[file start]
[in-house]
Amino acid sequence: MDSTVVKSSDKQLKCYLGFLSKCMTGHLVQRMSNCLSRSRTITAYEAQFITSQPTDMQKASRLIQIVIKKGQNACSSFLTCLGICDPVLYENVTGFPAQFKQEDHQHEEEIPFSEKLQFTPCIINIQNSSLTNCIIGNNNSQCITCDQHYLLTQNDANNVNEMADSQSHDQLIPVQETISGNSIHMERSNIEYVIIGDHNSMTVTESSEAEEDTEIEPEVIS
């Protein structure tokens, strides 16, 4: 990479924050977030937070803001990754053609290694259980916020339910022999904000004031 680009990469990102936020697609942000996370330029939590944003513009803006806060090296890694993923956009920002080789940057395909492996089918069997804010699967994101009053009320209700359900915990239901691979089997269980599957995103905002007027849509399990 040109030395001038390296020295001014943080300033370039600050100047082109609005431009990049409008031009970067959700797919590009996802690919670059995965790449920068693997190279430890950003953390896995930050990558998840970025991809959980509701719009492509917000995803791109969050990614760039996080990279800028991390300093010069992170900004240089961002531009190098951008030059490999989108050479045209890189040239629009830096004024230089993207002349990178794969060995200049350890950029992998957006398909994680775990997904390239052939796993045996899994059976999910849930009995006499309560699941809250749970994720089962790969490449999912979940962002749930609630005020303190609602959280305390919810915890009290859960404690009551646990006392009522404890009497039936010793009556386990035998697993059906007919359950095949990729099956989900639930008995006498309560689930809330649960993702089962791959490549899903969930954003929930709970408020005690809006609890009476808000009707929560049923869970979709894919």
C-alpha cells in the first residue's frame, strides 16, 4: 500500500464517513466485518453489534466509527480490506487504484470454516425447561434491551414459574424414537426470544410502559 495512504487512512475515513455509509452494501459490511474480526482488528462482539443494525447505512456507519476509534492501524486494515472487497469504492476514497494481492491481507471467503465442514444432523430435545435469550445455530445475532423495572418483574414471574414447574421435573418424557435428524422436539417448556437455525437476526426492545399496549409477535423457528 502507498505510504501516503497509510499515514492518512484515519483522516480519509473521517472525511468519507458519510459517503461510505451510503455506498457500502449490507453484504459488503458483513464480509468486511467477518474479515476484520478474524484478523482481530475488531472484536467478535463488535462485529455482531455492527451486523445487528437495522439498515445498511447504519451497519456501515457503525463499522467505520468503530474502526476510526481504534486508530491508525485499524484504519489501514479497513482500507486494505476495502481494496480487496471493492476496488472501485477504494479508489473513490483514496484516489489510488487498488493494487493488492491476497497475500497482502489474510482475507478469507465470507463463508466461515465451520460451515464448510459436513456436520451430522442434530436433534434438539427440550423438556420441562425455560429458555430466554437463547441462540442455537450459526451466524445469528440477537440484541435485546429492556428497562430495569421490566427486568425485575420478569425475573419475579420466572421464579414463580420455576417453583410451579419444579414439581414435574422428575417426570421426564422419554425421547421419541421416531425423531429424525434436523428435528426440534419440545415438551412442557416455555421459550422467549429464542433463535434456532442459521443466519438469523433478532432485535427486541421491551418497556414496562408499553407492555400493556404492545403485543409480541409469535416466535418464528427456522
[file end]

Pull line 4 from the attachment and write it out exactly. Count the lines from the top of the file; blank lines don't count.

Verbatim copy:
C-alpha cells in the first residue's frame, strides 16, 4: 500500500464517513466485518453489534466509527480490506487504484470454516425447561434491551414459574424414537426470544410502559 495512504487512512475515513455509509452494501459490511474480526482488528462482539443494525447505512456507519476509534492501524486494515472487497469504492476514497494481492491481507471467503465442514444432523430435545435469550445455530445475532423495572418483574414471574414447574421435573418424557435428524422436539417448556437455525437476526426492545399496549409477535423457528 502507498505510504501516503497509510499515514492518512484515519483522516480519509473521517472525511468519507458519510459517503461510505451510503455506498457500502449490507453484504459488503458483513464480509468486511467477518474479515476484520478474524484478523482481530475488531472484536467478535463488535462485529455482531455492527451486523445487528437495522439498515445498511447504519451497519456501515457503525463499522467505520468503530474502526476510526481504534486508530491508525485499524484504519489501514479497513482500507486494505476495502481494496480487496471493492476496488472501485477504494479508489473513490483514496484516489489510488487498488493494487493488492491476497497475500497482502489474510482475507478469507465470507463463508466461515465451520460451515464448510459436513456436520451430522442434530436433534434438539427440550423438556420441562425455560429458555430466554437463547441462540442455537450459526451466524445469528440477537440484541435485546429492556428497562430495569421490566427486568425485575420478569425475573419475579420466572421464579414463580420455576417453583410451579419444579414439581414435574422428575417426570421426564422419554425421547421419541421416531425423531429424525434436523428435528426440534419440545415438551412442557416455555421459550422467549429464542433463535434456532442459521443466519438469523433478532432485535427486541421491551418497556414496562408499553407492555400493556404492545403485543409480541409469535416466535418464528427456522